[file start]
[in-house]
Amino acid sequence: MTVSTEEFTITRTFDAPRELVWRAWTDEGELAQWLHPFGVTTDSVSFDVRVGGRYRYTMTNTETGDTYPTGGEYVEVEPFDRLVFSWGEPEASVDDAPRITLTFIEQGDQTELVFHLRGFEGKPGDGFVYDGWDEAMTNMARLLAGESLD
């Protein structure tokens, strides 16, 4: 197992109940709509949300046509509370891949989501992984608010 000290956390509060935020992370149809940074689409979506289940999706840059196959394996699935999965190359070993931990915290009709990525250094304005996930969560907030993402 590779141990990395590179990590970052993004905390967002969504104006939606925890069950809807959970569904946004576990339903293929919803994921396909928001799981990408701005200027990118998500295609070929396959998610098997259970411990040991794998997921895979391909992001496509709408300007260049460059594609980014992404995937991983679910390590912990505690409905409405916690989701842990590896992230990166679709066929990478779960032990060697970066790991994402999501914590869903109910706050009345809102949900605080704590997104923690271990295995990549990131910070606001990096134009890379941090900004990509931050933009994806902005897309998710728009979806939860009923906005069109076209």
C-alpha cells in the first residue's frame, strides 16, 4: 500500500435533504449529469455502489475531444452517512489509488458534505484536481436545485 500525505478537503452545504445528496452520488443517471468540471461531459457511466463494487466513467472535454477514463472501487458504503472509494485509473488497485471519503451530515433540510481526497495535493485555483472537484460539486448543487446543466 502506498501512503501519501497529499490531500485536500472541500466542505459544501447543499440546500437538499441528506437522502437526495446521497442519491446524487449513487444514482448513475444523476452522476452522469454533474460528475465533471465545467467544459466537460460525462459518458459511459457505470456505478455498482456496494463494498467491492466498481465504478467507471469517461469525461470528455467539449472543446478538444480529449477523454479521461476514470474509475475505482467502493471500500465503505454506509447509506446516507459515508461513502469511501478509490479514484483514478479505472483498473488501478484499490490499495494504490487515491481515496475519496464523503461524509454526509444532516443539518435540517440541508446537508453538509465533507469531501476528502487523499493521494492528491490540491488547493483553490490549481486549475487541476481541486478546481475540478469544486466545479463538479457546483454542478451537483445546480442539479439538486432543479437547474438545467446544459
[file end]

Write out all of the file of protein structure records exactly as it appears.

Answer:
[in-house]
Amino acid sequence: MTVSTEEFTITRTFDAPRELVWRAWTDEGELAQWLHPFGVTTDSVSFDVRVGGRYRYTMTNTETGDTYPTGGEYVEVEPFDRLVFSWGEPEASVDDAPRITLTFIEQGDQTELVFHLRGFEGKPGDGFVYDGWDEAMTNMARLLAGESLD
């Protein structure tokens, strides 16, 4: 197992109940709509949300046509509370891949989501992984608010 000290956390509060935020992370149809940074689409979506289940999706840059196959394996699935999965190359070993931990915290009709990525250094304005996930969560907030993402 590779141990990395590179990590970052993004905390967002969504104006939606925890069950809807959970569904946004576990339903293929919803994921396909928001799981990408701005200027990118998500295609070929396959998610098997259970411990040991794998997921895979391909992001496509709408300007260049460059594609980014992404995937991983679910390590912990505690409905409405916690989701842990590896992230990166679709066929990478779960032990060697970066790991994402999501914590869903109910706050009345809102949900605080704590997104923690271990295995990549990131910070606001990096134009890379941090900004990509931050933009994806902005897309998710728009979806939860009923906005069109076209």
C-alpha cells in the first residue's frame, strides 16, 4: 500500500435533504449529469455502489475531444452517512489509488458534505484536481436545485 500525505478537503452545504445528496452520488443517471468540471461531459457511466463494487466513467472535454477514463472501487458504503472509494485509473488497485471519503451530515433540510481526497495535493485555483472537484460539486448543487446543466 502506498501512503501519501497529499490531500485536500472541500466542505459544501447543499440546500437538499441528506437522502437526495446521497442519491446524487449513487444514482448513475444523476452522476452522469454533474460528475465533471465545467467544459466537460460525462459518458459511459457505470456505478455498482456496494463494498467491492466498481465504478467507471469517461469525461470528455467539449472543446478538444480529449477523454479521461476514470474509475475505482467502493471500500465503505454506509447509506446516507459515508461513502469511501478509490479514484483514478479505472483498473488501478484499490490499495494504490487515491481515496475519496464523503461524509454526509444532516443539518435540517440541508446537508453538509465533507469531501476528502487523499493521494492528491490540491488547493483553490490549481486549475487541476481541486478546481475540478469544486466545479463538479457546483454542478451537483445546480442539479439538486432543479437547474438545467446544459